Religion in the Civil War: The Southern Perspective | National Humanities Center

TeacherServe Essays

Religion in the Civil War: The Southern Perspective

By Stout, Harry S.

Religion stood at the center of the Civil War for both sides. Both North and South looked to God for meaning, and each side believed—with equal fervor and certitude—that God was on its side. Many ministers, generals, leaders, and editors went so far as to proclaim that God had ordained the war and would determine its length, its damages, and its outcome. The victor would show, in other words, whose side God really supported. New England political and religious leaders had long proclaimed themselves God’s “chosen people.” With the start of the Civil War, southerners laid claim to the title and, through speech, print, and ritual actions, proceeded to “prove” their claim. For the South, this “chosen” status not only presumed ultimate victory in what would turn out to be a long and bloody conflict, but also put God’s imprimatur on the Confederate national identity.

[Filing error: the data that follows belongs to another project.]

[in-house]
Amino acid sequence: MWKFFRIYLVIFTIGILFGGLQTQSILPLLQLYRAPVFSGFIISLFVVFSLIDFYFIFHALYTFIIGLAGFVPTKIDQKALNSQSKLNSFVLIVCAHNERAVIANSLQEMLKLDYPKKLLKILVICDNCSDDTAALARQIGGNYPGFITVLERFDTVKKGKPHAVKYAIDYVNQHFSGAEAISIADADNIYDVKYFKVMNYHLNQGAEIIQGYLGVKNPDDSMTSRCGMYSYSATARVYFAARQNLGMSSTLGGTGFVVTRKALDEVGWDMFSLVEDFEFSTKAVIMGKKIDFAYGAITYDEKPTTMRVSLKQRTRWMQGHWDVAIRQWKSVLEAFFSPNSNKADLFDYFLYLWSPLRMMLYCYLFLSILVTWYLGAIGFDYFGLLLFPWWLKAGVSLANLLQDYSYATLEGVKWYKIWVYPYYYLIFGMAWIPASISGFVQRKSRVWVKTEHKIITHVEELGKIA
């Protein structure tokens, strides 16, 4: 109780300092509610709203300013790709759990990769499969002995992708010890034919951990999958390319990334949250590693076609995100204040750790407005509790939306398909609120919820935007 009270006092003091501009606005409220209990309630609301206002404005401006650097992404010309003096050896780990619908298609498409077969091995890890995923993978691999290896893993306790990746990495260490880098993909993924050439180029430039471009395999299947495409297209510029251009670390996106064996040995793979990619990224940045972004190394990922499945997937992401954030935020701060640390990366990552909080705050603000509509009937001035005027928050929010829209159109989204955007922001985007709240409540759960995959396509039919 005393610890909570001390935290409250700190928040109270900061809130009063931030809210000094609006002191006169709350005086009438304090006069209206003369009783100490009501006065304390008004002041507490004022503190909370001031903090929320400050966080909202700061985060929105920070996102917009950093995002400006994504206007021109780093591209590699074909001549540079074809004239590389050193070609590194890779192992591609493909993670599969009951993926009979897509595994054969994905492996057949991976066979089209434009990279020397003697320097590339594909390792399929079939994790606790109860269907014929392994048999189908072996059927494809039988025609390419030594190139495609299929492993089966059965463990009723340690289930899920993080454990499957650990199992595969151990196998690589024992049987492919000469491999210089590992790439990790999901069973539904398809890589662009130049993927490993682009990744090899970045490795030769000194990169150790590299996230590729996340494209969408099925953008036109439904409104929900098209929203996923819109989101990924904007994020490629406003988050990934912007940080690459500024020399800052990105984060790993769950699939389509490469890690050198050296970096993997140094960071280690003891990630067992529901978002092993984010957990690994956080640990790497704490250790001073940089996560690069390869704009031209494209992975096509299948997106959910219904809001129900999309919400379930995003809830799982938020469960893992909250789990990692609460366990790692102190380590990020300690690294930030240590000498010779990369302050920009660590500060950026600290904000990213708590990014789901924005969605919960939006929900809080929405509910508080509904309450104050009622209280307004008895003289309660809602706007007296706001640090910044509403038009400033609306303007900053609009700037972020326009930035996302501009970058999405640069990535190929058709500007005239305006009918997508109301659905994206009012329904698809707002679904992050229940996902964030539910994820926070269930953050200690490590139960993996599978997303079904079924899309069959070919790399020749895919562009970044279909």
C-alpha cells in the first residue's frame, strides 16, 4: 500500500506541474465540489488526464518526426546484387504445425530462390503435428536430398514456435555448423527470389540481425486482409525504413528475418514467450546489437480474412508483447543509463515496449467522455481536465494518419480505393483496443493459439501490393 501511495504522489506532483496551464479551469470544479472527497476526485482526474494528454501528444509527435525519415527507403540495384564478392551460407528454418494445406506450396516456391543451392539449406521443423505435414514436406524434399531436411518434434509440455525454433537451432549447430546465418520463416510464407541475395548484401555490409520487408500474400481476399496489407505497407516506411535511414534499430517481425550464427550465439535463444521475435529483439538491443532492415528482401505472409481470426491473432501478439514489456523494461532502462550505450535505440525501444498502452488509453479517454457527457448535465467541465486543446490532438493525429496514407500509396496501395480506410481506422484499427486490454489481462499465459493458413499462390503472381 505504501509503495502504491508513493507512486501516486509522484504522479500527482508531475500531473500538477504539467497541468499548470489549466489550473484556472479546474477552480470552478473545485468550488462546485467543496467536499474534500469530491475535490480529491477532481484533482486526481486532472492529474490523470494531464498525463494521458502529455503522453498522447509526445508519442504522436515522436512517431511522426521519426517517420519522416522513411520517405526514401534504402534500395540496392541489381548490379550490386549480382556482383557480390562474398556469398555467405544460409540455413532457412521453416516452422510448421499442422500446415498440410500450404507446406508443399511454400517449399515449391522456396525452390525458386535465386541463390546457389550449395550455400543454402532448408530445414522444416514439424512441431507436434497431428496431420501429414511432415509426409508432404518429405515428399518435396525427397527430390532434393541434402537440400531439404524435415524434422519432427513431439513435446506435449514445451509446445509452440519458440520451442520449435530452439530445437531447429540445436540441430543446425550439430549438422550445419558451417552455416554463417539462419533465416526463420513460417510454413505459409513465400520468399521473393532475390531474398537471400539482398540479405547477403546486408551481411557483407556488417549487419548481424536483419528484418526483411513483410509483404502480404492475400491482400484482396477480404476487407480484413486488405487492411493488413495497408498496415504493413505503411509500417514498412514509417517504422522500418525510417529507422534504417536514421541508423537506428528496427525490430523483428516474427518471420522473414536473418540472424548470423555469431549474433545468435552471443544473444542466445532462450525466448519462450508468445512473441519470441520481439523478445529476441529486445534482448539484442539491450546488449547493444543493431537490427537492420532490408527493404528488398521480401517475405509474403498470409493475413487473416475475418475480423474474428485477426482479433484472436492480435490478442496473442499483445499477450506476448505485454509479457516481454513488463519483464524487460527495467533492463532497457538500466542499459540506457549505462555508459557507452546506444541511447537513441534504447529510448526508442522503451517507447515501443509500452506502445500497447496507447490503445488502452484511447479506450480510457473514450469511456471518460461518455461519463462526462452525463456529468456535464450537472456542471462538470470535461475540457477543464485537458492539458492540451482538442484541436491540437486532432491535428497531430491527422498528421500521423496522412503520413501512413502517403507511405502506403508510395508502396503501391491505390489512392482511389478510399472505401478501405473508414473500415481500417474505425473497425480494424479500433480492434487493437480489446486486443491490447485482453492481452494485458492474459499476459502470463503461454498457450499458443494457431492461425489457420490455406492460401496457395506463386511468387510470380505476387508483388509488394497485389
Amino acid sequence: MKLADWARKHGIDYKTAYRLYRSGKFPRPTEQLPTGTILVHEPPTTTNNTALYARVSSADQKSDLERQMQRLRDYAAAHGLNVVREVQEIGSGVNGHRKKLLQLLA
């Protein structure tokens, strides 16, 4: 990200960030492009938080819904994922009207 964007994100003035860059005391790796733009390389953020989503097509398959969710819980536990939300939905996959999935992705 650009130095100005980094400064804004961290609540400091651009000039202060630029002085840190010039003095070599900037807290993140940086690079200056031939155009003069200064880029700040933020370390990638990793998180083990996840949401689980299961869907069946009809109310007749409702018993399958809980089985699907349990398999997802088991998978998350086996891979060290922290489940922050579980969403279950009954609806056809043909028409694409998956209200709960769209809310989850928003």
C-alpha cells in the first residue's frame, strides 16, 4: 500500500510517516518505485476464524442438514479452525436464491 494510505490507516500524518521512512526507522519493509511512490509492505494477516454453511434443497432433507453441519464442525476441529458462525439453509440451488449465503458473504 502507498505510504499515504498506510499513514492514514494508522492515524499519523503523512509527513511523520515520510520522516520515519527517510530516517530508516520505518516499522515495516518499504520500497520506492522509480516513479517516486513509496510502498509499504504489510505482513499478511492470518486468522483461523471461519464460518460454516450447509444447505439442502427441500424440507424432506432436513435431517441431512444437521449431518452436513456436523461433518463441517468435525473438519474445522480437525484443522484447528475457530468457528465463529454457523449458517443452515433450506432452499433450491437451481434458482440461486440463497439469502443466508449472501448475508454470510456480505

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History / Education Studies / American History / American Civil War / American South / Christianity / Confederate States of America / Slavery /